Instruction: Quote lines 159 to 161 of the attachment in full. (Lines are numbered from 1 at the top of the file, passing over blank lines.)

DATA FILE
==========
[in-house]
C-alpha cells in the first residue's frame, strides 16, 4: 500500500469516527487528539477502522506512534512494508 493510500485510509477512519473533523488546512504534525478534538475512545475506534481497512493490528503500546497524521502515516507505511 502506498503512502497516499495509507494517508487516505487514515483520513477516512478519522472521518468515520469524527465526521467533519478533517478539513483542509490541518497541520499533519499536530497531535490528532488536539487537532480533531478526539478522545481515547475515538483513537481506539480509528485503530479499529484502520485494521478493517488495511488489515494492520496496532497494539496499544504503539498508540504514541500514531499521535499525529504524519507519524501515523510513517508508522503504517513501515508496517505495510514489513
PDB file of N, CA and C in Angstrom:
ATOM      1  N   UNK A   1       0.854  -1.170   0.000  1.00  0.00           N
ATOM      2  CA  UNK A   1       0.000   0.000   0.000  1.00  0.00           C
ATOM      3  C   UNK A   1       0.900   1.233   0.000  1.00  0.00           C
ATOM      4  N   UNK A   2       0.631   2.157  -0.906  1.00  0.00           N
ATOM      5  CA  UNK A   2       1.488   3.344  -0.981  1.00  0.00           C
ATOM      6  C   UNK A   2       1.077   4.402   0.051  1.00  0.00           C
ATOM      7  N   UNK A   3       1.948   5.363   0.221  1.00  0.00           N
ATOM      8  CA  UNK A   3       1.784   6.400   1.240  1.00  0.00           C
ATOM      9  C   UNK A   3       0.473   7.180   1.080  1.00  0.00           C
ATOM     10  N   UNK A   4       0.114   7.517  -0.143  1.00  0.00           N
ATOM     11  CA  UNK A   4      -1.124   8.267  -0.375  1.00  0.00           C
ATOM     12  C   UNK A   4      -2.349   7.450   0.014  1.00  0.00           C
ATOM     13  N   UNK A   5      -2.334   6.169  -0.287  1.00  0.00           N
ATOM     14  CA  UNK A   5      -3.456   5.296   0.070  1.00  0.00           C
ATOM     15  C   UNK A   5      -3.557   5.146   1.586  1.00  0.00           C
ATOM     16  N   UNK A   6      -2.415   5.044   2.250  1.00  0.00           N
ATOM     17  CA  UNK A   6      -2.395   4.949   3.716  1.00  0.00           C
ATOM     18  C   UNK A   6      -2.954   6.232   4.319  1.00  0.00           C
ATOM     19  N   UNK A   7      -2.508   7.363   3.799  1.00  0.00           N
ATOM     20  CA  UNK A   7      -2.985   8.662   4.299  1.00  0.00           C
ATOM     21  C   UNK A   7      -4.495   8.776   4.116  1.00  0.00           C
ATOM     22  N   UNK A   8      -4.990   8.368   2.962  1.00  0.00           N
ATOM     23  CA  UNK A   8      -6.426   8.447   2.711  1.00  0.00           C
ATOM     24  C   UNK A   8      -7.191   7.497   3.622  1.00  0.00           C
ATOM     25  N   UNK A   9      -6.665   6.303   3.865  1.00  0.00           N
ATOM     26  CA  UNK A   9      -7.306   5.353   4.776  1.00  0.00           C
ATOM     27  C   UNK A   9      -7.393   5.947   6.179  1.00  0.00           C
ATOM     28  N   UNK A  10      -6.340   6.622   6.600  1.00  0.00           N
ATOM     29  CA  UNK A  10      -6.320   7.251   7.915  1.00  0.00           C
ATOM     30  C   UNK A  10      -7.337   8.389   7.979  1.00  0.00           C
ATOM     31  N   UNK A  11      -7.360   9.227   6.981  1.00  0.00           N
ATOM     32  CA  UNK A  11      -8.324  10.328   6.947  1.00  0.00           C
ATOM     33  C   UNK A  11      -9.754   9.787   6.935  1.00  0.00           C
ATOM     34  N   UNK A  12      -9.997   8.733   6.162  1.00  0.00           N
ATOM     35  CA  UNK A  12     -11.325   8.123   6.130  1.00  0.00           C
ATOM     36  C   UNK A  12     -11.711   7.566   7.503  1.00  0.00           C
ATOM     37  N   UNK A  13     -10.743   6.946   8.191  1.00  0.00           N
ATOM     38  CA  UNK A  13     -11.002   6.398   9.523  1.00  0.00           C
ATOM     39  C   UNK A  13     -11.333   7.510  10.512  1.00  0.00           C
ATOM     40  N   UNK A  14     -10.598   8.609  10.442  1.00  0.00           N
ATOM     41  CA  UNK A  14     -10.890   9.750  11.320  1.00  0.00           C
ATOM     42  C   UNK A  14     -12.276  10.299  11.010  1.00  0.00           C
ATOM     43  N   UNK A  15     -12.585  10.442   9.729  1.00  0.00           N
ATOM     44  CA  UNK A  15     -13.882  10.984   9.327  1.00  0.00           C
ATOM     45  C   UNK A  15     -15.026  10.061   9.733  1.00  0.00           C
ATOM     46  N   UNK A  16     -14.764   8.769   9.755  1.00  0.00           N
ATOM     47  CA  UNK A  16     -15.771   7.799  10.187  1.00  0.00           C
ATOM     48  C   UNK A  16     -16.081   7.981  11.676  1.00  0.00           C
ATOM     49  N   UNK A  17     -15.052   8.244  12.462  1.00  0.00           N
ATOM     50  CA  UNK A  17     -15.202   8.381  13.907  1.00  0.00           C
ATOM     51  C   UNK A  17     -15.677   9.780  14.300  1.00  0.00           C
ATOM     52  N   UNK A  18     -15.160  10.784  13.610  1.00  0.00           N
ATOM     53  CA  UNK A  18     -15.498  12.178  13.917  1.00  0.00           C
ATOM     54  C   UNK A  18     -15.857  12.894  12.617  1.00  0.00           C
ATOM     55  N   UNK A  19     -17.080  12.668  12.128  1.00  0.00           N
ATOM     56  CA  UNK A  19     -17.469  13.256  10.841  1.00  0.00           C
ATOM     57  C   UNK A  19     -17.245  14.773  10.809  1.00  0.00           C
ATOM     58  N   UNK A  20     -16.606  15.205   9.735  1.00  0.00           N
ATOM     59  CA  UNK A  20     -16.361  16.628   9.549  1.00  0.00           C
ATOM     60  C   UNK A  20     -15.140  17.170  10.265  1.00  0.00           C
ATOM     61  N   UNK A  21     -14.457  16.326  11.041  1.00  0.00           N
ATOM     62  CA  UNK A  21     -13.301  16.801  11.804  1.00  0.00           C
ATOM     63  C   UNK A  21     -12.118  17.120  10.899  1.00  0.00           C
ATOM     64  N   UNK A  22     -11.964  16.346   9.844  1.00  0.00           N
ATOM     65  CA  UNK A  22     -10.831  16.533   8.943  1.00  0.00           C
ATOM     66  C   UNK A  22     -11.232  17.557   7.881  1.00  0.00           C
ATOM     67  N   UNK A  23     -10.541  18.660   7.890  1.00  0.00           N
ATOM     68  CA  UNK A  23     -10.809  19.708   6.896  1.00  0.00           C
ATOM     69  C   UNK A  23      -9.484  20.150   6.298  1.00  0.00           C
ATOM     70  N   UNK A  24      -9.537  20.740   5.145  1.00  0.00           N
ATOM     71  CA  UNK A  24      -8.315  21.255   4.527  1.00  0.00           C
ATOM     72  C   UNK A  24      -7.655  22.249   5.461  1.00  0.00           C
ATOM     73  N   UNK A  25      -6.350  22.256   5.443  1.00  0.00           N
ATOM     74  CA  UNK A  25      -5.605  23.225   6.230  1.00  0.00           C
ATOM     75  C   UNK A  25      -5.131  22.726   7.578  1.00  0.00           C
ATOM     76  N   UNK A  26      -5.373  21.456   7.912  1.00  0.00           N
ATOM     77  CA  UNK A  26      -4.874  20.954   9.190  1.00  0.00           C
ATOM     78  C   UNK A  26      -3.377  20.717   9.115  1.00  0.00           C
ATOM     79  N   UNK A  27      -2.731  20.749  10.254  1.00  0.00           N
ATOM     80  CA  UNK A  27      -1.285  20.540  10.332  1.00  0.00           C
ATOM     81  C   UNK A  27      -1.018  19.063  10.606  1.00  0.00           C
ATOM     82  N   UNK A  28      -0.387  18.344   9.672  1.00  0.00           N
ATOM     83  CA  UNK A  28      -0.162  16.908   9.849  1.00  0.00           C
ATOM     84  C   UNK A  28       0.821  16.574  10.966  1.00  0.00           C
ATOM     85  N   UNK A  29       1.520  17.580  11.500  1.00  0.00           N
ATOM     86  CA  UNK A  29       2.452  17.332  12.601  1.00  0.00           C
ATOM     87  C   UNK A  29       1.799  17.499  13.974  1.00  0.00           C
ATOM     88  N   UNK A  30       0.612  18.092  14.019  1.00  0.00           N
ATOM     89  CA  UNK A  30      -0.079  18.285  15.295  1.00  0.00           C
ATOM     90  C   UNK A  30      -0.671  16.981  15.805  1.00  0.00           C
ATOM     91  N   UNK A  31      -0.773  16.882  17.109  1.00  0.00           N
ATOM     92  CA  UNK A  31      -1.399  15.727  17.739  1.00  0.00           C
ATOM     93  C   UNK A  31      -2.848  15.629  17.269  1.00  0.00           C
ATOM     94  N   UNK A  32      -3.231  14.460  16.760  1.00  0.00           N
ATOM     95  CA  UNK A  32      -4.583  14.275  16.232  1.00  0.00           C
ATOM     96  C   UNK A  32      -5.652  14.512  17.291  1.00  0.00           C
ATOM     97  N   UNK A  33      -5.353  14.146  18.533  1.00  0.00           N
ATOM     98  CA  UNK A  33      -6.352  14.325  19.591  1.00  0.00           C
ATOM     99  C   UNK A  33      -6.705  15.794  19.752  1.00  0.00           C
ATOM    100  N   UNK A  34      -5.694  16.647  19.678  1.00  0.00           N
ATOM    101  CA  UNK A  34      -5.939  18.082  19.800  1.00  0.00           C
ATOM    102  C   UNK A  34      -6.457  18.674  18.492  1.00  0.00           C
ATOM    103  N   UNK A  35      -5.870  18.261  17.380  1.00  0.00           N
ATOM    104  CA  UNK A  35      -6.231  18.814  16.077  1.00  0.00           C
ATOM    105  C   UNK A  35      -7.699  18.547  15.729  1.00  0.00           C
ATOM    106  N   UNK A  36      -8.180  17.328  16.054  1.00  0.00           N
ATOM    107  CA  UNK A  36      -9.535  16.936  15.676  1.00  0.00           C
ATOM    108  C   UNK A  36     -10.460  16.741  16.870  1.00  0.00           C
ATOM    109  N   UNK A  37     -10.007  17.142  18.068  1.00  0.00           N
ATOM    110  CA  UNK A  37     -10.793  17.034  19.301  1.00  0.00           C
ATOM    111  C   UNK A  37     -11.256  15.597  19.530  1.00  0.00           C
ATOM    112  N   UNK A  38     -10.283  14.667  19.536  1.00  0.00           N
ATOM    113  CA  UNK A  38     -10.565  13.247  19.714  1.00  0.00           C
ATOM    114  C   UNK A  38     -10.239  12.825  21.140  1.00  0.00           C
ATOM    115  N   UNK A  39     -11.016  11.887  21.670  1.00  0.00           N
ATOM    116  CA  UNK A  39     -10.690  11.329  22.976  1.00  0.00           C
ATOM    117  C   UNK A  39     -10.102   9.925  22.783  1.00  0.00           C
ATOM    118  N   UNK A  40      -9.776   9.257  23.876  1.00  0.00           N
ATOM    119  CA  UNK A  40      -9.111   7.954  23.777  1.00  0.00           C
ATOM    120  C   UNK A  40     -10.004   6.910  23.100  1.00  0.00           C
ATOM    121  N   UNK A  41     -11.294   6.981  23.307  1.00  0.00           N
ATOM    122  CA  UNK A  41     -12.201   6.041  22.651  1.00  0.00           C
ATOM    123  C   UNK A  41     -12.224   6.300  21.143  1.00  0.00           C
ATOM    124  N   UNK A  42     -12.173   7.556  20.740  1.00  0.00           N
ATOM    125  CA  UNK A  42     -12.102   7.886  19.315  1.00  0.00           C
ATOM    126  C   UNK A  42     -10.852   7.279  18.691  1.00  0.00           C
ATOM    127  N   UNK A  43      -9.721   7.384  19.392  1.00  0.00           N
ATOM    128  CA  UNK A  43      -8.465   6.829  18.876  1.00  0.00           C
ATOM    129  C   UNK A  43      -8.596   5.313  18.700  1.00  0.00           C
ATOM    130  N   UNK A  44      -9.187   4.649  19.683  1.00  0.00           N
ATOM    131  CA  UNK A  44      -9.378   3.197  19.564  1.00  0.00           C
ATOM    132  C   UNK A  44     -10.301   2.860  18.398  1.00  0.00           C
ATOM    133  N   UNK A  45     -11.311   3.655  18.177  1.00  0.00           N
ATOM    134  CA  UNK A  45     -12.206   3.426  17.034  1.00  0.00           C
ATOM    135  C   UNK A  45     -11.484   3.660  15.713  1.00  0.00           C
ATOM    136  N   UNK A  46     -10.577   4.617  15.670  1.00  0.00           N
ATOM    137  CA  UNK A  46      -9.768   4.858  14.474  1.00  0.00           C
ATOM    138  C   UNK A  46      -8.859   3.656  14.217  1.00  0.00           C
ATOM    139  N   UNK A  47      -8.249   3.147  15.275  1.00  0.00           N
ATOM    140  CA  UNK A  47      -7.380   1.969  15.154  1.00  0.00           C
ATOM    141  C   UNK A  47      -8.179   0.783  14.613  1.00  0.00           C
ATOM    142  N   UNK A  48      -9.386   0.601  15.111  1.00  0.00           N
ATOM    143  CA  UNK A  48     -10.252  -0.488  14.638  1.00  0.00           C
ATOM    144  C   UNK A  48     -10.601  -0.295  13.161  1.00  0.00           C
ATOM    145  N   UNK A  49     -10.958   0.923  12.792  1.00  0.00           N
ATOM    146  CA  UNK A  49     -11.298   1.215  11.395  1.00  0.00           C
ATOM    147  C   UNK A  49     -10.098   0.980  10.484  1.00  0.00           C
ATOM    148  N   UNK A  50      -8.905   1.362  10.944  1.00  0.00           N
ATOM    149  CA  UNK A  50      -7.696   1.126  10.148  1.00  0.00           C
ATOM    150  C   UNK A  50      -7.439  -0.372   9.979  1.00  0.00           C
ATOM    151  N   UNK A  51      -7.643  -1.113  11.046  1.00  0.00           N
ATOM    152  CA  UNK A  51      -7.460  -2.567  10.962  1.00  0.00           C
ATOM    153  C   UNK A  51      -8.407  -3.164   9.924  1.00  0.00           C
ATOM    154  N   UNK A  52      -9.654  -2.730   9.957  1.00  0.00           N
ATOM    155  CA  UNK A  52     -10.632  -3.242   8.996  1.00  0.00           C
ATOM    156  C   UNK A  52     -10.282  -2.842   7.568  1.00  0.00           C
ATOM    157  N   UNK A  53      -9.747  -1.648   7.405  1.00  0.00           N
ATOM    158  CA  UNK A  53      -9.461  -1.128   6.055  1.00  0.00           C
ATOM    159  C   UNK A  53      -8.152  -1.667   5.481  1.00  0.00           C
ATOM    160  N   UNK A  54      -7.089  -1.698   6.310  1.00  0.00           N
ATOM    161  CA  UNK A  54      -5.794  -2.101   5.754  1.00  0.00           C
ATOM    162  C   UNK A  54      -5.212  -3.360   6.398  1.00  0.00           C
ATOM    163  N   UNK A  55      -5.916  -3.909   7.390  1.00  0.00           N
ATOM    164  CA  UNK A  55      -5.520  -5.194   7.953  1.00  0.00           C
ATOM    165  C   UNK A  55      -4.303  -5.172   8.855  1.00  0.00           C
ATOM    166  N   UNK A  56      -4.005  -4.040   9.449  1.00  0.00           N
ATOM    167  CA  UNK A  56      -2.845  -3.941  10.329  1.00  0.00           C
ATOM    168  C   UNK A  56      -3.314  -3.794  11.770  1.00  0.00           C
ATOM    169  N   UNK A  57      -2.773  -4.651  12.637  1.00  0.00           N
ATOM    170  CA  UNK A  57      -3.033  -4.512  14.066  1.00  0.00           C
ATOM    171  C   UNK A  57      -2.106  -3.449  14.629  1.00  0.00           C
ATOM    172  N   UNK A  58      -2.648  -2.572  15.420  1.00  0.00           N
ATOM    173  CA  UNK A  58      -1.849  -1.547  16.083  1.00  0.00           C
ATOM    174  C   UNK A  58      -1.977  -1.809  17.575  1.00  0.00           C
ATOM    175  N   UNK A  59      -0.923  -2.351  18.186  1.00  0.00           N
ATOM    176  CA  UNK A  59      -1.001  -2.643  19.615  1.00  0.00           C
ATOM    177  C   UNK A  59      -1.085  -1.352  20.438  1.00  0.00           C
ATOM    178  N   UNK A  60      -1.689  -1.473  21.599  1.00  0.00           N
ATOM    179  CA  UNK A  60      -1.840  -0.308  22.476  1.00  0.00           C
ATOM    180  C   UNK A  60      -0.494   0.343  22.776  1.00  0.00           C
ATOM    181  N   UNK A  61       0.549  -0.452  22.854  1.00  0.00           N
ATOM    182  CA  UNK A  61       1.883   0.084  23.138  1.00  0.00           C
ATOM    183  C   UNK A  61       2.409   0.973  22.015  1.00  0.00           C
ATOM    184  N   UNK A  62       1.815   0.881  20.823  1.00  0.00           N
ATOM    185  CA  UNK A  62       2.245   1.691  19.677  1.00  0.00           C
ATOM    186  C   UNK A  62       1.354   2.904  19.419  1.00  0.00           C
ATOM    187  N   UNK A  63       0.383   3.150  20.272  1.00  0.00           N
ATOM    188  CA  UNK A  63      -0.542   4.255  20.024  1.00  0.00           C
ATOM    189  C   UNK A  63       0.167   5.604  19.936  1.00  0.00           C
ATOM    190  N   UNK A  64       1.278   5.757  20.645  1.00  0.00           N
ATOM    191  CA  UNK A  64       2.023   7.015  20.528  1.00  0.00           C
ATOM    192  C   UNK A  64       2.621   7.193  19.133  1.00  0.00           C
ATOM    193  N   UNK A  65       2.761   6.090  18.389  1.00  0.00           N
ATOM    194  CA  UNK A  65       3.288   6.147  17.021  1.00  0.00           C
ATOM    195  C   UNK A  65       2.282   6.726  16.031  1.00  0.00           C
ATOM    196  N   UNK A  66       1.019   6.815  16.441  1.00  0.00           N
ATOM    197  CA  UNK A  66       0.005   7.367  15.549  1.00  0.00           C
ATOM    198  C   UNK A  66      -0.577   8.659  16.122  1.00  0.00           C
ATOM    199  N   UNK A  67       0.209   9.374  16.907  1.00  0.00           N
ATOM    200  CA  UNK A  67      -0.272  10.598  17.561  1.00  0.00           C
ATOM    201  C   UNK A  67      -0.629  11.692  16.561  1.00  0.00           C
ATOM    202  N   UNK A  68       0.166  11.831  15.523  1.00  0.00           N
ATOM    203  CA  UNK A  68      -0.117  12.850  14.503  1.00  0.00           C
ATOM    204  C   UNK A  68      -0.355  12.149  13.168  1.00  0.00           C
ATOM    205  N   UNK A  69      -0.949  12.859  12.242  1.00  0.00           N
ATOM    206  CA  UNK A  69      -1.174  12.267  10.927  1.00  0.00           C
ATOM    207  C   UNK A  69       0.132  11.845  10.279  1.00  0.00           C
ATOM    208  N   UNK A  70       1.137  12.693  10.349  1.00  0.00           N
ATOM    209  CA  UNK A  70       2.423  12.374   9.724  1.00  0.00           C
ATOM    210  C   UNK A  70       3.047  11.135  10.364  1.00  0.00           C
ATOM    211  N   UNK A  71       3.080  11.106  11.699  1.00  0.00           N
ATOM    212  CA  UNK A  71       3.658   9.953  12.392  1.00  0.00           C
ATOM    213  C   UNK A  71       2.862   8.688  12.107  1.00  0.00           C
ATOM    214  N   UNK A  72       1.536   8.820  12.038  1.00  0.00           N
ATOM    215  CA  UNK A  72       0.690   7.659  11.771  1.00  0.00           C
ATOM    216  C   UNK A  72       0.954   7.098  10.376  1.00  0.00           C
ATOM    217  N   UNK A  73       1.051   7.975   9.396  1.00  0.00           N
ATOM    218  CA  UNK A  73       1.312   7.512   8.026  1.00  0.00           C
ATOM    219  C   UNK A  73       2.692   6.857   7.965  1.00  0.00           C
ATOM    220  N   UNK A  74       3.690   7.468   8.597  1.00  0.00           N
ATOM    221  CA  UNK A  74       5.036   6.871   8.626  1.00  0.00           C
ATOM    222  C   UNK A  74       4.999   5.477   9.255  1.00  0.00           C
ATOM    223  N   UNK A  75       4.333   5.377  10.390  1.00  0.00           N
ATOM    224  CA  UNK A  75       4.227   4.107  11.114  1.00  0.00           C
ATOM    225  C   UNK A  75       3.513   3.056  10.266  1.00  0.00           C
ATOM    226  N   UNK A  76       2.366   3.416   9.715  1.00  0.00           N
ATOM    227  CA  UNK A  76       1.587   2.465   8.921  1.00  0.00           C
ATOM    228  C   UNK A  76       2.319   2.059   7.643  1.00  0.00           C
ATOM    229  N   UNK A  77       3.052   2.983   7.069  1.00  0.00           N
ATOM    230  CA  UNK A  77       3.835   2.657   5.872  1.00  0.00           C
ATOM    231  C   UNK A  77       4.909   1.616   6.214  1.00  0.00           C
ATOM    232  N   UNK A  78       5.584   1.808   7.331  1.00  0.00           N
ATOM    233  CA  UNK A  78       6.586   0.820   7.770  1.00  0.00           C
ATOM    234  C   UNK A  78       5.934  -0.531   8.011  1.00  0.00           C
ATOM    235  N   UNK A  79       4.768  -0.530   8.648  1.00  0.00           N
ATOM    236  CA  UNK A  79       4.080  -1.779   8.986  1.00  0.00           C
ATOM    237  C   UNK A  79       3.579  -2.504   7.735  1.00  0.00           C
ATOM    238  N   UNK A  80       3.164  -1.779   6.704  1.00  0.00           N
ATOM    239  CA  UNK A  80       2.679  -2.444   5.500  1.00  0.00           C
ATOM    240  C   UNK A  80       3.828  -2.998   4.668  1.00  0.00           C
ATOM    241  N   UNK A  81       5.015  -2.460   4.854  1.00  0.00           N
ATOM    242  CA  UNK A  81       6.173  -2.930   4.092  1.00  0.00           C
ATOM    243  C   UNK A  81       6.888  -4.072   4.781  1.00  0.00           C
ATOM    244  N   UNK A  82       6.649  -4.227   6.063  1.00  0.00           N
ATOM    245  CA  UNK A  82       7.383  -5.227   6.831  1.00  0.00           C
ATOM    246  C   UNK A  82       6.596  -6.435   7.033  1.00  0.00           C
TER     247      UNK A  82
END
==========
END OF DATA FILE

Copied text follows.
ATOM    156  C   UNK A  52     -10.282  -2.842   7.568  1.00  0.00           C
ATOM    157  N   UNK A  53      -9.747  -1.648   7.405  1.00  0.00           N
ATOM    158  CA  UNK A  53      -9.461  -1.128   6.055  1.00  0.00           C